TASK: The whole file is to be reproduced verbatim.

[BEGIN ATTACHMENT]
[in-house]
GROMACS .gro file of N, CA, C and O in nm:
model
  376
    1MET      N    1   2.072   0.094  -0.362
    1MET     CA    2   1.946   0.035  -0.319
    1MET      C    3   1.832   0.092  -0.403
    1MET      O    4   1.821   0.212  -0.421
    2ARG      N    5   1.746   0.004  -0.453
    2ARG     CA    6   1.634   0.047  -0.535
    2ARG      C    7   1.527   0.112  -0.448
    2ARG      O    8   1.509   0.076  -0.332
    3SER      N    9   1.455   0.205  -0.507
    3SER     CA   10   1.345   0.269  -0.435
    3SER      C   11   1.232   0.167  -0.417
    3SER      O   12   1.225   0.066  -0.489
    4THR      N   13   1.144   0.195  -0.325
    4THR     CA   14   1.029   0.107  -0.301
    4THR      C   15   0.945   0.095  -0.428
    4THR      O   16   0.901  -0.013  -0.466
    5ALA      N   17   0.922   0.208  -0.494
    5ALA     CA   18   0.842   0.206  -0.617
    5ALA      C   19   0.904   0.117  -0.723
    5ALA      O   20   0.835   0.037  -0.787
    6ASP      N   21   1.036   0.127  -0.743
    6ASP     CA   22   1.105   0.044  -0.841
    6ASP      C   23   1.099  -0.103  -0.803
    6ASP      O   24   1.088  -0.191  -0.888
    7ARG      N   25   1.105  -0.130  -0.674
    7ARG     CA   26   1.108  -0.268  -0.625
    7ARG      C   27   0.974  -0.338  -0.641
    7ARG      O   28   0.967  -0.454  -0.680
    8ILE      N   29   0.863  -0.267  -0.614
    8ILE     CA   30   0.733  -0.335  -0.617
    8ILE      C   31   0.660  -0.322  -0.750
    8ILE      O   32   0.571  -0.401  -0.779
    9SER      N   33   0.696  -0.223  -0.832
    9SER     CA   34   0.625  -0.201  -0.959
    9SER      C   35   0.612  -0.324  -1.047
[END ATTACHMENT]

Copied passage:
[in-house]
GROMACS .gro file of N, CA, C and O in nm:
model
  376
    1MET      N    1   2.072   0.094  -0.362
    1MET     CA    2   1.946   0.035  -0.319
    1MET      C    3   1.832   0.092  -0.403
    1MET      O    4   1.821   0.212  -0.421
    2ARG      N    5   1.746   0.004  -0.453
    2ARG     CA    6   1.634   0.047  -0.535
    2ARG      C    7   1.527   0.112  -0.448
    2ARG      O    8   1.509   0.076  -0.332
    3SER      N    9   1.455   0.205  -0.507
    3SER     CA   10   1.345   0.269  -0.435
    3SER      C   11   1.232   0.167  -0.417
    3SER      O   12   1.225   0.066  -0.489
    4THR      N   13   1.144   0.195  -0.325
    4THR     CA   14   1.029   0.107  -0.301
    4THR      C   15   0.945   0.095  -0.428
    4THR      O   16   0.901  -0.013  -0.466
    5ALA      N   17   0.922   0.208  -0.494
    5ALA     CA   18   0.842   0.206  -0.617
    5ALA      C   19   0.904   0.117  -0.723
    5ALA      O   20   0.835   0.037  -0.787
    6ASP      N   21   1.036   0.127  -0.743
    6ASP     CA   22   1.105   0.044  -0.841
    6ASP      C   23   1.099  -0.103  -0.803
    6ASP      O   24   1.088  -0.191  -0.888
    7ARG      N   25   1.105  -0.130  -0.674
    7ARG     CA   26   1.108  -0.268  -0.625
    7ARG      C   27   0.974  -0.338  -0.641
    7ARG      O   28   0.967  -0.454  -0.680
    8ILE      N   29   0.863  -0.267  -0.614
    8ILE     CA   30   0.733  -0.335  -0.617
    8ILE      C   31   0.660  -0.322  -0.750
    8ILE      O   32   0.571  -0.401  -0.779
    9SER      N   33   0.696  -0.223  -0.832
    9SER     CA   34   0.625  -0.201  -0.959
    9SER      C   35   0.612  -0.324  -1.047